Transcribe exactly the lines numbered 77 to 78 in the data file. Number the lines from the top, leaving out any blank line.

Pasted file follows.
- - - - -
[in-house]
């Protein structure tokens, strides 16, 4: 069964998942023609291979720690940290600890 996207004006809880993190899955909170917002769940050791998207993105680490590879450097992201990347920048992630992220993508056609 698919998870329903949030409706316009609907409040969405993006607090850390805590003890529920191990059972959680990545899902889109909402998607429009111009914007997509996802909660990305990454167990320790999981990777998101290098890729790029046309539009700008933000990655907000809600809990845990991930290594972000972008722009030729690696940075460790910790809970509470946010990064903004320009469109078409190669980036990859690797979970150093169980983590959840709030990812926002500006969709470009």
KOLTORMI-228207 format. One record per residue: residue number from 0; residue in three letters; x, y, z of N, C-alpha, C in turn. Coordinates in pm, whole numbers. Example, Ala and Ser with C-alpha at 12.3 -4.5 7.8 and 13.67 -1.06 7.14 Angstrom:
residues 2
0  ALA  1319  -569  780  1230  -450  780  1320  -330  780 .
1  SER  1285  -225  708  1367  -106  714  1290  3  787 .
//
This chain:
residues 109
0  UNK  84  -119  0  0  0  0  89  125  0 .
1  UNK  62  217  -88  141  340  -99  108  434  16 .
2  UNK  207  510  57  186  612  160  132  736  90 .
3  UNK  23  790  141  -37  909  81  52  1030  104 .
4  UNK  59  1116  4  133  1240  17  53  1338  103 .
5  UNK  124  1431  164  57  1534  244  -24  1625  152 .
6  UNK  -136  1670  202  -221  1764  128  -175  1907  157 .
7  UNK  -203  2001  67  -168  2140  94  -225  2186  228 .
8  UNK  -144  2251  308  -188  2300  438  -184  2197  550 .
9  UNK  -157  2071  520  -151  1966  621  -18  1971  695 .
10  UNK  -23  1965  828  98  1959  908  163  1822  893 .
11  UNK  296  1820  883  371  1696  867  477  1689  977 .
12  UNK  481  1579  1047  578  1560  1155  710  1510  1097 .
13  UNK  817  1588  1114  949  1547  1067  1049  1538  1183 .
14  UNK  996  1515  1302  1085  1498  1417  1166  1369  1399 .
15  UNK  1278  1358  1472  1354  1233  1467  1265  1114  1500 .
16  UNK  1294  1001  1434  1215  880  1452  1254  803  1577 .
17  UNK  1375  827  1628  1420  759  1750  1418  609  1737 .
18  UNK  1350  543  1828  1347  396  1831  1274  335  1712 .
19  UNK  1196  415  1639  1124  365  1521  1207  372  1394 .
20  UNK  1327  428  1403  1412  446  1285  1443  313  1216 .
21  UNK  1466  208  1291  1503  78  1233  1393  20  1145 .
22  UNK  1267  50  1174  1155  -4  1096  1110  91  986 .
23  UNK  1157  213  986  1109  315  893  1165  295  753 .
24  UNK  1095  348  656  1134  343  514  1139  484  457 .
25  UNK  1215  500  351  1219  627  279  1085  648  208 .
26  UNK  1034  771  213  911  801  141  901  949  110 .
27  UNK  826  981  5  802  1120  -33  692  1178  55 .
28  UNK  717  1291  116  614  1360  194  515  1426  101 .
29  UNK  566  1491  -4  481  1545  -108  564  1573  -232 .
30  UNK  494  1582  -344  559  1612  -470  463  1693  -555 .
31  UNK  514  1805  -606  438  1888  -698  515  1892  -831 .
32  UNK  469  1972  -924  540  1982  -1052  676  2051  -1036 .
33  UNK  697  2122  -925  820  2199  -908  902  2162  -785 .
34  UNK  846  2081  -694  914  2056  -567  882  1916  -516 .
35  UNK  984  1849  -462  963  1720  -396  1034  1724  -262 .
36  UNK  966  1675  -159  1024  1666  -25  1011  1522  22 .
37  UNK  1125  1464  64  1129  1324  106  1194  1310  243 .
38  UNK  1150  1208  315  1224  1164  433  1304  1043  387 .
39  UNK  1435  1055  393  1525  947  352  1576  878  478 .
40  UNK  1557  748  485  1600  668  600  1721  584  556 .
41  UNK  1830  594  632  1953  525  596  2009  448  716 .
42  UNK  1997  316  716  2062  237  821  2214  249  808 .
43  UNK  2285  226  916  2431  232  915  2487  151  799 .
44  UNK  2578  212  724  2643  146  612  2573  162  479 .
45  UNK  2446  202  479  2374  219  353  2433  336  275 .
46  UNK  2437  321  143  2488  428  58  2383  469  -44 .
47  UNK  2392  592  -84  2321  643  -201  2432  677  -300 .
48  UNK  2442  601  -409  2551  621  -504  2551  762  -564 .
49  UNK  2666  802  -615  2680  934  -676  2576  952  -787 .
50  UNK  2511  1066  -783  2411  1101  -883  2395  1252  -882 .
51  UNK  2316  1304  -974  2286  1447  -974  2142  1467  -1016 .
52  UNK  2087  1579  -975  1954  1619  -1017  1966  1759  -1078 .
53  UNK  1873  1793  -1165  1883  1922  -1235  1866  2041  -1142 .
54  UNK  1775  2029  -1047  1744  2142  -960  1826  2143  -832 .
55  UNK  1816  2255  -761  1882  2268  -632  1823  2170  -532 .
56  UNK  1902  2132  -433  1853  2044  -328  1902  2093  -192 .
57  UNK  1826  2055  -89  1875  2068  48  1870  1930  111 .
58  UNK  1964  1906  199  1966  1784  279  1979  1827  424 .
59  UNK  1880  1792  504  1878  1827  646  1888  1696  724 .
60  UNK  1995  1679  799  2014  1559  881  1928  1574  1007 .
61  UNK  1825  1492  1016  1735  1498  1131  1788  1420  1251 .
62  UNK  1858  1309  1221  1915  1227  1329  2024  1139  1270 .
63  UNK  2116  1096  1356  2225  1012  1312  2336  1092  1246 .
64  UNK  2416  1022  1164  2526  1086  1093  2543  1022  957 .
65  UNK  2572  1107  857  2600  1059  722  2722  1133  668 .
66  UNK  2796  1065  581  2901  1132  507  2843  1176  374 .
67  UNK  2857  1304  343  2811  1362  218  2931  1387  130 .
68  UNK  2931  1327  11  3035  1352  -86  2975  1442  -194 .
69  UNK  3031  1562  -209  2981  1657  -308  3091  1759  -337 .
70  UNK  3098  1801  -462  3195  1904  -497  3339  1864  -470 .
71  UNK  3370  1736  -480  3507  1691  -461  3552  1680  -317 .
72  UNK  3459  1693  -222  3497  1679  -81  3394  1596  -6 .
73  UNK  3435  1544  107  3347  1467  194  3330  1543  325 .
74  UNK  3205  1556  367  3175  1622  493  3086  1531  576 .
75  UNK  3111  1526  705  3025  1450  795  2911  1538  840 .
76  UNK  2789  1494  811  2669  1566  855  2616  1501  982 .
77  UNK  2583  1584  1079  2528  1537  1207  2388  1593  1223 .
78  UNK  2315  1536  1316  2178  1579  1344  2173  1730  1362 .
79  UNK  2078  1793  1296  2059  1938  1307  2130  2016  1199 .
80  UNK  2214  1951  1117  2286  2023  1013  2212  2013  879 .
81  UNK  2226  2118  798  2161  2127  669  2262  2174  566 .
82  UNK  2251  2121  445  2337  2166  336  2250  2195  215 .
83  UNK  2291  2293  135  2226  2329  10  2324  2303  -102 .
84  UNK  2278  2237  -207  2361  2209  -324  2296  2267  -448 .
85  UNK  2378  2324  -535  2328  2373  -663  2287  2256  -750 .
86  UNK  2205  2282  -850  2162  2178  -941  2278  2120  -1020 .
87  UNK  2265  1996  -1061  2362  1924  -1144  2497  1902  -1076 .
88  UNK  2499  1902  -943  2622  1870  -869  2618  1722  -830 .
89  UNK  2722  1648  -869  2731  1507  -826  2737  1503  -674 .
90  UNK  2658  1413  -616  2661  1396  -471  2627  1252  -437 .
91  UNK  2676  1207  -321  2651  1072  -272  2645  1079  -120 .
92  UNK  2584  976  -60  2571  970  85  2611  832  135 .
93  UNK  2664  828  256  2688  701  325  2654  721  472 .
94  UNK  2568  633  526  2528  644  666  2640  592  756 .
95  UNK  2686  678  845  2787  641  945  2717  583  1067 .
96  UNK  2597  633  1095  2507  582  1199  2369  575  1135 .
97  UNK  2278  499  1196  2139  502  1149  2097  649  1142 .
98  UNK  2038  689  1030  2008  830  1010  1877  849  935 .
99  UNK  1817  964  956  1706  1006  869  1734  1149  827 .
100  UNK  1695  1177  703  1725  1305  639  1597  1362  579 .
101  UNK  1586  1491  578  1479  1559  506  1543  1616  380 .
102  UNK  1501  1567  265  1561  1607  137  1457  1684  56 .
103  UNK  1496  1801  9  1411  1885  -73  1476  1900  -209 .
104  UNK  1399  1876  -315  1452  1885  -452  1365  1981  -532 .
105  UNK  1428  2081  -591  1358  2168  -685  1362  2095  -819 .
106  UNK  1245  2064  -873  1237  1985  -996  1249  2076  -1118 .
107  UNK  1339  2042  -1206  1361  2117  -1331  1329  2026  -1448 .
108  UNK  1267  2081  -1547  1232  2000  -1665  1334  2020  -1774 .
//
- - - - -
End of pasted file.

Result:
67  UNK  2857  1304  343  2811  1362  218  2931  1387  130 .
68  UNK  2931  1327  11  3035  1352  -86  2975  1442  -194 .